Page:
What is trismus-pseudocamptodactyly syndrome?
Trismus-pseudocamptodactyly syndrome (TPS) is
a rare muscle disorder that affects the mouth, hands, and feet. The syndrome is
also known as Dutch-Kennedy syndrome and Hecht syndrome. Learn more about this
What are the symptoms of TPS?
The symptoms of TPS vary from one person to
another. It causes shortened muscles and tendons. The most common symptom is
limited mobility of the mouth, which can cause problems with chewing. Other symptoms
- limited motion of the arms or legs
- clenched fists
- a club foot
- abnormalities of the feet and hands
What causes TPS?
TPS is an inherited disease. A mutation of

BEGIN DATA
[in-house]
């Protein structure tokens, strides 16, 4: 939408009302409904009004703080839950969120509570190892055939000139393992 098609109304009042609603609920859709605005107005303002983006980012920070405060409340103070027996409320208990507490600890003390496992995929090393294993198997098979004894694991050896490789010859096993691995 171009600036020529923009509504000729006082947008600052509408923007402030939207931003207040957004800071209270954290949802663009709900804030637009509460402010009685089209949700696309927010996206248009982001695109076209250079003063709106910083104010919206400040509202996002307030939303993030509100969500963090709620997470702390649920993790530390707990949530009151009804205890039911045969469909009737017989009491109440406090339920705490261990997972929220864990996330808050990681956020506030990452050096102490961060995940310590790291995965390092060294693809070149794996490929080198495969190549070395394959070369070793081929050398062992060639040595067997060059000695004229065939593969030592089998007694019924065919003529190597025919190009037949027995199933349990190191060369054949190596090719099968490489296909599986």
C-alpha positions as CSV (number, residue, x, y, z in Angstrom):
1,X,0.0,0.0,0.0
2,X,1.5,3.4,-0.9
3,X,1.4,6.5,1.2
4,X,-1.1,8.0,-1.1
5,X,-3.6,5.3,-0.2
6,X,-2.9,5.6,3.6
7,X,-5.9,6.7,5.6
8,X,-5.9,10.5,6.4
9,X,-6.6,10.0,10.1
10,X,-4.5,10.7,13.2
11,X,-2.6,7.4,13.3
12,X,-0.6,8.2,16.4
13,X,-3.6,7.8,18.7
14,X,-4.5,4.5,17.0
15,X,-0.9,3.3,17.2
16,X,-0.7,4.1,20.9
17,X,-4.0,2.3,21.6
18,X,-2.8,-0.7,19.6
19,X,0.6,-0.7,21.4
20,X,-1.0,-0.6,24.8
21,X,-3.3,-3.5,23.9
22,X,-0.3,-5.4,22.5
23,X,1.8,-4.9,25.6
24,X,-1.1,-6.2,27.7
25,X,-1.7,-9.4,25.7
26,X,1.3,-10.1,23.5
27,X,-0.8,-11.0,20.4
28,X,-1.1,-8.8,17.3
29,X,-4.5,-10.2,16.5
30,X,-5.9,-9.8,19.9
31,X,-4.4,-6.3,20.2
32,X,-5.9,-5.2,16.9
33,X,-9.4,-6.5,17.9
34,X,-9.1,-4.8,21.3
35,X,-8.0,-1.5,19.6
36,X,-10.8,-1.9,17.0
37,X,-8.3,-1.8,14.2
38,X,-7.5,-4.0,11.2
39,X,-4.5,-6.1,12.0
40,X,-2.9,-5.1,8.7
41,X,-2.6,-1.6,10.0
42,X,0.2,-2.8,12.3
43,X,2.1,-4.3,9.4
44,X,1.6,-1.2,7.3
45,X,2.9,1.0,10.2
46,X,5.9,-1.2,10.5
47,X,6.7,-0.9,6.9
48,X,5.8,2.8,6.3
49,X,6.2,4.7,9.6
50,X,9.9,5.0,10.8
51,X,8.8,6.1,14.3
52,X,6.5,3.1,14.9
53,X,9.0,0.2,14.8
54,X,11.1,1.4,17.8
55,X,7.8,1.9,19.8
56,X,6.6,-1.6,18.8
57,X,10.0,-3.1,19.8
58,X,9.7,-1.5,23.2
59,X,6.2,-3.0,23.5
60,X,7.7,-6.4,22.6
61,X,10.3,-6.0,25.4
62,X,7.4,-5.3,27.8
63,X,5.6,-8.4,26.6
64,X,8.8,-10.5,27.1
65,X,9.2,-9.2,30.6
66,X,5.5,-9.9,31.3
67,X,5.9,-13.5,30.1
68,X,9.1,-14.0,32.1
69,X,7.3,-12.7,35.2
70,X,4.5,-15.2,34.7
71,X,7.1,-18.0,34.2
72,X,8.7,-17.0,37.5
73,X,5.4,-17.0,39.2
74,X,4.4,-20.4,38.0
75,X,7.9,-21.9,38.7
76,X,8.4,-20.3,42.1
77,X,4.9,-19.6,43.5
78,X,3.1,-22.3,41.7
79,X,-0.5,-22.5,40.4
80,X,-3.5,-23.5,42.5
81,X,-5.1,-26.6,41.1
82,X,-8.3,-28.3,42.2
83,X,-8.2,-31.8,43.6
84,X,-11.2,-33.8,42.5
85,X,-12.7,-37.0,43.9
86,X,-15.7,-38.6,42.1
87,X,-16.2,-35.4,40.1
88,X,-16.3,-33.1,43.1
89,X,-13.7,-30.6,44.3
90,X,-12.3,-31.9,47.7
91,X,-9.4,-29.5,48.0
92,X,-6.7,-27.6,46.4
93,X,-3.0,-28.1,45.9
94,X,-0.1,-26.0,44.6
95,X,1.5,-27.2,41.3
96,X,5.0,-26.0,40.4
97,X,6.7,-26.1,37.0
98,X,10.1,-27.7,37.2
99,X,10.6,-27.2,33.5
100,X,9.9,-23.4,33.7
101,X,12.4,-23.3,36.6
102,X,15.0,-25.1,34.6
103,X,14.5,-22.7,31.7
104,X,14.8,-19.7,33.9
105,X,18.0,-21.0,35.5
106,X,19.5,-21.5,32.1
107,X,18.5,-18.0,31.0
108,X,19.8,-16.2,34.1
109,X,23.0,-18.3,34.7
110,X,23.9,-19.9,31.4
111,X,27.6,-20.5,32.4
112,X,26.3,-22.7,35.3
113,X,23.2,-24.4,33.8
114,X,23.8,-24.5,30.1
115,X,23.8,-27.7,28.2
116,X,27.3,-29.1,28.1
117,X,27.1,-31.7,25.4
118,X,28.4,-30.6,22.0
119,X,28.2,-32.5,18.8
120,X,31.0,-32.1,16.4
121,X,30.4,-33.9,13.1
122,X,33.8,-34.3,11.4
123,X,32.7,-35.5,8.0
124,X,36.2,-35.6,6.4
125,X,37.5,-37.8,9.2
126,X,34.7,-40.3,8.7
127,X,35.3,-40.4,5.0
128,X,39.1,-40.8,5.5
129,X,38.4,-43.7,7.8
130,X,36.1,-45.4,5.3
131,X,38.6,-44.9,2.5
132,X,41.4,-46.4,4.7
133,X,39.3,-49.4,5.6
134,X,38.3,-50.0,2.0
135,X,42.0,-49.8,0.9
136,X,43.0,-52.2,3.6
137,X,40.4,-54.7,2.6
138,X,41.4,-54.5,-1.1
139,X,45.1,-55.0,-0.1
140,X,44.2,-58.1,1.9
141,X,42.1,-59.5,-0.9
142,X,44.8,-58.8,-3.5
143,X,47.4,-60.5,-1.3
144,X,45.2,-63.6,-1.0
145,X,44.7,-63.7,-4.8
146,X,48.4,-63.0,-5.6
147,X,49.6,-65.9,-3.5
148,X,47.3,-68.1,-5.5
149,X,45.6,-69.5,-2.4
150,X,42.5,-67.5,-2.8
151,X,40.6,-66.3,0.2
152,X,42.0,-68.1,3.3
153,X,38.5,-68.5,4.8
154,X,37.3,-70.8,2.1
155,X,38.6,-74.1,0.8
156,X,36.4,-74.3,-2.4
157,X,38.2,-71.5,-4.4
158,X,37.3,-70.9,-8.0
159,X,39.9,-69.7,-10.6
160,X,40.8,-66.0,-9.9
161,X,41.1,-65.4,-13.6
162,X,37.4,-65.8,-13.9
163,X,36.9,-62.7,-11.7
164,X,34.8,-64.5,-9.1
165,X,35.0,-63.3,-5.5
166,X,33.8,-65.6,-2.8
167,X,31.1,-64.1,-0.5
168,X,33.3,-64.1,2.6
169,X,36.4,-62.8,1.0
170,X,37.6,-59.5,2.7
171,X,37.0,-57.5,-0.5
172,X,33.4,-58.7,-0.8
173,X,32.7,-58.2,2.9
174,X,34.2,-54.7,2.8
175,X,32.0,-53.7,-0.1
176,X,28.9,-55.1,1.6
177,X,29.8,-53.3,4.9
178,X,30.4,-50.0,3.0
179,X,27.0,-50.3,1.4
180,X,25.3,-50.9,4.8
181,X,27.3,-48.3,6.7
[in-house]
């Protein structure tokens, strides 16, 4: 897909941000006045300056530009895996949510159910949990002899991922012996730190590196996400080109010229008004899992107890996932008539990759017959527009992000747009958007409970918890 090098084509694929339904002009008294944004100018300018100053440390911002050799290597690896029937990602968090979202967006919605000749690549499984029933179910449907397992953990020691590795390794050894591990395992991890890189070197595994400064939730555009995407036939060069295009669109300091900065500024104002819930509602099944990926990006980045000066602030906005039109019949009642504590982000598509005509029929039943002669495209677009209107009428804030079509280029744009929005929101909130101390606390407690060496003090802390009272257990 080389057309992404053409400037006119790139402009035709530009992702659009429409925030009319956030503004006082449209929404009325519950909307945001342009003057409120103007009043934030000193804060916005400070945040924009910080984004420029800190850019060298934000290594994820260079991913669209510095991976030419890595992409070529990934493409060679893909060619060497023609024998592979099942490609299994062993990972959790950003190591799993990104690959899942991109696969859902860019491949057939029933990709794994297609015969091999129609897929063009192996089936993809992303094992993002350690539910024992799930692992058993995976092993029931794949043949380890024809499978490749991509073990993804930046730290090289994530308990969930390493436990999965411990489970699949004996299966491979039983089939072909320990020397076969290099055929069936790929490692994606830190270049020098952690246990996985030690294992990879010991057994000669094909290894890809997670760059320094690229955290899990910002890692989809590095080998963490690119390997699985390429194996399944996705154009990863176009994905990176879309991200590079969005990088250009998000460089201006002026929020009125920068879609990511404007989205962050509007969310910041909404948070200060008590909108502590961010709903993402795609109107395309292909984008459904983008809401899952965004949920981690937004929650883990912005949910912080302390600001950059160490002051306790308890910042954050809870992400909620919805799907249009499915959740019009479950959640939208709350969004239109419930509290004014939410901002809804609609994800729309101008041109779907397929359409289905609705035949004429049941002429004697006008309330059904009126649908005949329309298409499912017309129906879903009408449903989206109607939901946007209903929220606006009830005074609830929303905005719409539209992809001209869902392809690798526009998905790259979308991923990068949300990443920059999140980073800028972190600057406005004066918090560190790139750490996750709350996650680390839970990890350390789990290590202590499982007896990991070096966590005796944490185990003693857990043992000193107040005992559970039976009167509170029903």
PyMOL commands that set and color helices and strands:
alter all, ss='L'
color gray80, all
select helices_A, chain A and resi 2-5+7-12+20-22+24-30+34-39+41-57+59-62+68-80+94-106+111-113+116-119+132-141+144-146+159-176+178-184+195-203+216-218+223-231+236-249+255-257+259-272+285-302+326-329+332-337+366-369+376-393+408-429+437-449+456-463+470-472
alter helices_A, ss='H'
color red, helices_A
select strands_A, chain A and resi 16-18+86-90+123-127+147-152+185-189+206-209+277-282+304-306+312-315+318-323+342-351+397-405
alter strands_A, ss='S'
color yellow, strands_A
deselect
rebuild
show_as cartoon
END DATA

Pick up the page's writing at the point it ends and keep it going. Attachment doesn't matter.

the MYH8 gene causes TPS. It’s autosomal dominant. This means that a person can
inherit the abnormal gene from only one parent. The only known risk factor for
this condition is a family history of TPS.
How is TPS diagnosed?
A doctor can usually diagnose TPS at birth.
It requires a full physical examination. A doctor will also look at the
family’s medical history because TPS is an inherited syndrome. The signs of TPS
begin to show during infancy.
How is TPS treated?
No cure for TPS is available. However, you
can have surgery to alleviate some of the symptoms of TPS. Doctors also often
suggest physical and occupational therapy for people with TPS who have trouble
walking or who have dexterity issues.